OUR SOCIETY IS VERY DIFFERENT from the first-century world in which the Church began. Older people relied on their families to care for them; there were no social programs to assist them. Widowed women were required to rely on their sons or other male relative for support. A woman on her own had few ways to support herself besides selling herself into slavery or becoming a prostitute.
Rulers in Israel were enjoined to support the widows who had no family to care for them. The local synagogues became their arm in assuring the support of these women. The first Christians in Jerusalem, organized along similar lines, undertook the same responsibility in their communities. In the Epistle of James we see how important this was in the apostolic Church: “Pure and undefiled religion before God and the Father is this: to visit orphans and widows in their trouble, and to keep oneself unspotted from the world” (James 1:27).
Acts 6 tells how the order of deacons was established in part to assure proper care for all the widows in the care of the Church. We also find that women like the Tabitha, whose death and resuscitation was recorded in Acts 9, were instrumental in caring for these widows. She may have been a widow herself as no family members are mentioned in the report. Rather it was the widows of the community who were her principal mourners: “This woman was full of good works and charitable deeds which she did… And all the widows stood by him [Peter] weeping, showing the tunics and garments which Dorcas had made while she was with them” (Acts 9:36, 39).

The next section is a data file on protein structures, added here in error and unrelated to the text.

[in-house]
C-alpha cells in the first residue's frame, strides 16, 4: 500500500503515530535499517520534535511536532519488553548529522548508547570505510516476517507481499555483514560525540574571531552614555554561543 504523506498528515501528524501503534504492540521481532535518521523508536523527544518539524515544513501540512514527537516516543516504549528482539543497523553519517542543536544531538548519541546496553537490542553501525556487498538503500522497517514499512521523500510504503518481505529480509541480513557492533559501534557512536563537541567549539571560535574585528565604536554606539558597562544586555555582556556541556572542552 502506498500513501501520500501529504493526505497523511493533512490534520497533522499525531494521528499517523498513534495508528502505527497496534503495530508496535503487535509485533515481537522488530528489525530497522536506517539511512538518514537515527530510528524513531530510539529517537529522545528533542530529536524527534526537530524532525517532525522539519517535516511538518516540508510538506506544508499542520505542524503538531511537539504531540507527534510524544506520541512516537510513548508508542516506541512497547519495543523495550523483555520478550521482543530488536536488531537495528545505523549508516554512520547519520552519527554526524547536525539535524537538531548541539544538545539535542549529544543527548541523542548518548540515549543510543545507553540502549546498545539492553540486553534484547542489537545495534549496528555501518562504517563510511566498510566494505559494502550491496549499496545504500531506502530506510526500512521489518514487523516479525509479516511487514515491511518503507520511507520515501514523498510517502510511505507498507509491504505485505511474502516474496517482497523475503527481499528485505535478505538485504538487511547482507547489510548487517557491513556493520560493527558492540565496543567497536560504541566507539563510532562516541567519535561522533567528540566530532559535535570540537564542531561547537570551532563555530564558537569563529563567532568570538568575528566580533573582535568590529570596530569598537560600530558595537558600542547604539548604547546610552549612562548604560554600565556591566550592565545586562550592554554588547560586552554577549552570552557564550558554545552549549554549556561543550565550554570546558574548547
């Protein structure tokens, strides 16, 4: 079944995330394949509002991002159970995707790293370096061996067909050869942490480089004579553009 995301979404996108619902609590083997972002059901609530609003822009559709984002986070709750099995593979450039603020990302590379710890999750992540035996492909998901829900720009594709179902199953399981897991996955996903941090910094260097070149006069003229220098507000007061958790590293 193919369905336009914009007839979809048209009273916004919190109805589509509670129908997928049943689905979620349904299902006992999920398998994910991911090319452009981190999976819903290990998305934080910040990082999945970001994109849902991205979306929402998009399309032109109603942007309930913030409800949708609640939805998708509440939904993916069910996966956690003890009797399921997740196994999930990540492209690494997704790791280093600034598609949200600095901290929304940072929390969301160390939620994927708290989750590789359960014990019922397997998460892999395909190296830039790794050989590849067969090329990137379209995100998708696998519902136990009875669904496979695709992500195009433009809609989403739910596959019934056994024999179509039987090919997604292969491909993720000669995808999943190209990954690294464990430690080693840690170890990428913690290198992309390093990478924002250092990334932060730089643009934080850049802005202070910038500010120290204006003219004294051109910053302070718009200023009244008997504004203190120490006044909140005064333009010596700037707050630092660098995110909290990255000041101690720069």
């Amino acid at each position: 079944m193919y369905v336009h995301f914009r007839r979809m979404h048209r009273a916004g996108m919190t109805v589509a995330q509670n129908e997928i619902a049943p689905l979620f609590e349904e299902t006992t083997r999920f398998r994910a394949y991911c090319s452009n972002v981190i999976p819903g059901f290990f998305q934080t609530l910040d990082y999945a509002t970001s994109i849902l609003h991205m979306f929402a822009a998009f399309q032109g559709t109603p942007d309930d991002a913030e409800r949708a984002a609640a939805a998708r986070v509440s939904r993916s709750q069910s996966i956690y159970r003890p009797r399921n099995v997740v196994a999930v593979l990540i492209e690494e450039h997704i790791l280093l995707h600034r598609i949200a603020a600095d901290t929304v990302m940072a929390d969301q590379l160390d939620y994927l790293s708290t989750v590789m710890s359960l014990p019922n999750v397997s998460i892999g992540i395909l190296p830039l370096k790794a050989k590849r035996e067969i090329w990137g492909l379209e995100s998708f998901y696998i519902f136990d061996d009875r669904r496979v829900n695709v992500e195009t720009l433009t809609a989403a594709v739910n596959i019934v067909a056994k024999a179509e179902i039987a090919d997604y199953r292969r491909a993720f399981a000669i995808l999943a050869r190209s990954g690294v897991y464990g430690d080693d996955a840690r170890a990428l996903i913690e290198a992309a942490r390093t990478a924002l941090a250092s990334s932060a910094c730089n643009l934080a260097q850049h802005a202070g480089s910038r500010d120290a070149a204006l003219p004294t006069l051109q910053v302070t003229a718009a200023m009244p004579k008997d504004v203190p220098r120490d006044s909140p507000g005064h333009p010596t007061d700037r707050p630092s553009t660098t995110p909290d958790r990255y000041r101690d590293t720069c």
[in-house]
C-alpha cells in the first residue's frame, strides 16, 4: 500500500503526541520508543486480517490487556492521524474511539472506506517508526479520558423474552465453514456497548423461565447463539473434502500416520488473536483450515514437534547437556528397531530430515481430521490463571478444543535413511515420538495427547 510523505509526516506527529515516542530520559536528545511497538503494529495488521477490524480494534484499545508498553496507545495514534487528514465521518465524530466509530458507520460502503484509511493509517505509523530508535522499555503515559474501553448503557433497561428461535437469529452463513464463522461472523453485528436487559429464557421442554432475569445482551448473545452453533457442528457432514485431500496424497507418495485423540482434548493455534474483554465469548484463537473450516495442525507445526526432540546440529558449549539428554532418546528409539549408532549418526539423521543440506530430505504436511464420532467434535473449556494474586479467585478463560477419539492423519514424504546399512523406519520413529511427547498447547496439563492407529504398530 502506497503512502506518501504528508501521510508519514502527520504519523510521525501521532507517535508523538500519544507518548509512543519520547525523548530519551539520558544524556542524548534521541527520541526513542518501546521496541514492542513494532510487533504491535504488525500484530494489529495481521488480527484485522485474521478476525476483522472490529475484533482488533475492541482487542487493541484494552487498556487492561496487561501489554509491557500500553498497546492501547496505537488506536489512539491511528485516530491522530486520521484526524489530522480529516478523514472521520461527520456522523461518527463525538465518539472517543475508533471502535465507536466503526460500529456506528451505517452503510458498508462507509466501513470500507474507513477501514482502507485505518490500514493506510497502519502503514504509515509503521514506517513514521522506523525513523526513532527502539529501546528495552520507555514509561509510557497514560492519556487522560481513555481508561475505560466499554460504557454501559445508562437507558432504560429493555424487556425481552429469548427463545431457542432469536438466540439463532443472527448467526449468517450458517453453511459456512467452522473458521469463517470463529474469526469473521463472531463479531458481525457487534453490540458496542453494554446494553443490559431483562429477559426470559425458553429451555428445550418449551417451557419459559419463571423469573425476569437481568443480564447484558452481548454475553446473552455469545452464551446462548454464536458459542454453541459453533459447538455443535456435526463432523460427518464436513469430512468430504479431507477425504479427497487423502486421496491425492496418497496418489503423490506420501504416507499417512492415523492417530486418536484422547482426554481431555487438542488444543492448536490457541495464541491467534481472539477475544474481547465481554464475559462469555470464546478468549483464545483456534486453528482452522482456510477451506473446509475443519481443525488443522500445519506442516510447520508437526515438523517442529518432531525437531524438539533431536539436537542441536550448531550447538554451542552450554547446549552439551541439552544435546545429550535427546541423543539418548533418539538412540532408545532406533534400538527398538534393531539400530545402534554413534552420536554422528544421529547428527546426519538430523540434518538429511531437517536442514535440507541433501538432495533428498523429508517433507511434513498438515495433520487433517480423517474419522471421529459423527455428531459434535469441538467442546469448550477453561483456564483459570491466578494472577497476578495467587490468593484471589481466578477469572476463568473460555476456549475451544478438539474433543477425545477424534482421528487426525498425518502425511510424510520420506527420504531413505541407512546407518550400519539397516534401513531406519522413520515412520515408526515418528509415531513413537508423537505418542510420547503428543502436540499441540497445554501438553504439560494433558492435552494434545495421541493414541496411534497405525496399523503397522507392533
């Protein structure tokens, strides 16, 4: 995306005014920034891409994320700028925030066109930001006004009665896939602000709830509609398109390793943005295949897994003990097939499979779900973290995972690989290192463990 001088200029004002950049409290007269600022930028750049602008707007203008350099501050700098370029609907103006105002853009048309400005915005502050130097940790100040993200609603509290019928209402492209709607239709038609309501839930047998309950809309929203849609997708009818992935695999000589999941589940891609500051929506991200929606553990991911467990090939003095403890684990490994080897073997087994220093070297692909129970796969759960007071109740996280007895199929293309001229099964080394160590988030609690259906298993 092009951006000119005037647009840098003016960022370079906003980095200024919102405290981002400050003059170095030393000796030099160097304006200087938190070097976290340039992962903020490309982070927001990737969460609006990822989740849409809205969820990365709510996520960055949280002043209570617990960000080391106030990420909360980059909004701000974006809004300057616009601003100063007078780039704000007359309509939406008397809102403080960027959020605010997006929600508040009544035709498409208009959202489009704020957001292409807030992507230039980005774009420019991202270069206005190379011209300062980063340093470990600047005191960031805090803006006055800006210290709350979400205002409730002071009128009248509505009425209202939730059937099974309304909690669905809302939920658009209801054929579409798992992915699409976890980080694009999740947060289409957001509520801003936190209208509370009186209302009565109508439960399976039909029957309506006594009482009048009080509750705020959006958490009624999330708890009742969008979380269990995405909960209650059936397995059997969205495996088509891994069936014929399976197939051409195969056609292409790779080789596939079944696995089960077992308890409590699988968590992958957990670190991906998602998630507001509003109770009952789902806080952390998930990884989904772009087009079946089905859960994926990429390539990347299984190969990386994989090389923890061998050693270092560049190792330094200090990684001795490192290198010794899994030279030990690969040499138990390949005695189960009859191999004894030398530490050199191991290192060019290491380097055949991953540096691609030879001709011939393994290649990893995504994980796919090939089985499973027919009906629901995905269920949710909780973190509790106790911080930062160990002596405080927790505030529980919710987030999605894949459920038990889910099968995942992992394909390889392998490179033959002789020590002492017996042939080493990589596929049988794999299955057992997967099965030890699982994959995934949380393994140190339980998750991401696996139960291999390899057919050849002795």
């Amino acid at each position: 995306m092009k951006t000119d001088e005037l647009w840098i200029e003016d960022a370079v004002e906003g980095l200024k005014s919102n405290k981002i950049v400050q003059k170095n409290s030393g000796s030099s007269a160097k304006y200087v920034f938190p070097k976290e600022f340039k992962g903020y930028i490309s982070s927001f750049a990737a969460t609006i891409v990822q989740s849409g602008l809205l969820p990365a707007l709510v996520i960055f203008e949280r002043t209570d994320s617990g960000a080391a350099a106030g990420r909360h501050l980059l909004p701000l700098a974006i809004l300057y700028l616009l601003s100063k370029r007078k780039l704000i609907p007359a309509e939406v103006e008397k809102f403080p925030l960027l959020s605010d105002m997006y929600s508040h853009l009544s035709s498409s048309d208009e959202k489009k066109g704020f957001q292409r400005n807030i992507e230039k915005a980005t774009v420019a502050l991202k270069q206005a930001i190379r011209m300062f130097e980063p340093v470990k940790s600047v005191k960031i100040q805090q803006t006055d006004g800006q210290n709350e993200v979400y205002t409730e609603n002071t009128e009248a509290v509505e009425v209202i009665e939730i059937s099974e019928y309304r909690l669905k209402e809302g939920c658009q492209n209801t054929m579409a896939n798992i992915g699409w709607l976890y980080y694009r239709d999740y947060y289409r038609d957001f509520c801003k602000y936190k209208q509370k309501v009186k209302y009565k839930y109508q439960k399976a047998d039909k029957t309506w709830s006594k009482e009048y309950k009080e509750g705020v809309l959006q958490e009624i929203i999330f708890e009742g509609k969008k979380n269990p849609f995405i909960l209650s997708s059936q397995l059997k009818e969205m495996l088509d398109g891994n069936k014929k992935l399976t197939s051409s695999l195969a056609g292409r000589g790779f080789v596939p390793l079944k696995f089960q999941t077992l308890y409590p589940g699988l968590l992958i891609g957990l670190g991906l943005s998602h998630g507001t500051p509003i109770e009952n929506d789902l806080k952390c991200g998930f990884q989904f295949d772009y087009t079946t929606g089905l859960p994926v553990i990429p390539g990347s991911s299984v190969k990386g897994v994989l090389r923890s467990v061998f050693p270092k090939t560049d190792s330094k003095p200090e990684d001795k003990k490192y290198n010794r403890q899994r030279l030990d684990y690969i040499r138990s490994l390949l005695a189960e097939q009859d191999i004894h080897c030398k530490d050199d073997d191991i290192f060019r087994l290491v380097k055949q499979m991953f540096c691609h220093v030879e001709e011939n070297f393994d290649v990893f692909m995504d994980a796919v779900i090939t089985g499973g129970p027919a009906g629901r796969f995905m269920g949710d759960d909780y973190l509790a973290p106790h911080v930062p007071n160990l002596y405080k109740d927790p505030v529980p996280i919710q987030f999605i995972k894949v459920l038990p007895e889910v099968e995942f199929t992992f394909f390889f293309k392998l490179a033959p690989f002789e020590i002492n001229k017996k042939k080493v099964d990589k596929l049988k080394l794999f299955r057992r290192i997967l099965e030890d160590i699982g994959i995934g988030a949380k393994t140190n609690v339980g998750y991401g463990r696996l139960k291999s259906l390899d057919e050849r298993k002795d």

Dorcas represents something new in the condition of widows. In the Christian community they not only received assistance but, as disciples of Christ, they gave it as well. As persons in need they could be given support by the Church, but as Christians themselves they too were called to imitate Christ by caring for His poor.
The “Order” of Widows
Within a short time the Church began organizing formal groups of widows as part of its orders of ministry. St Paul – who believed that all Christian women should be adorned, “not with braided hair or gold or pearls or costly clothing, but, which is proper for women professing godliness, with good works” (1 Timothy 2:9, 10) – provided guidelines for such an order. After listing the qualities needed for bishops and deacons, he went on to say: “Honor widows who are really widows. But if any widow has children or grandchildren, let them first learn to show piety at home and to repay their parents; for this is good and acceptable before God. Now she who is really a widow, and left alone, trusts in God and continues in supplications and prayers night and day. But she who lives in pleasure is dead while she lives. And these things command, that they may be blameless. But if anyone does not provide for his own, and especially for those of his household, he has denied the faith and is worse than an unbeliever.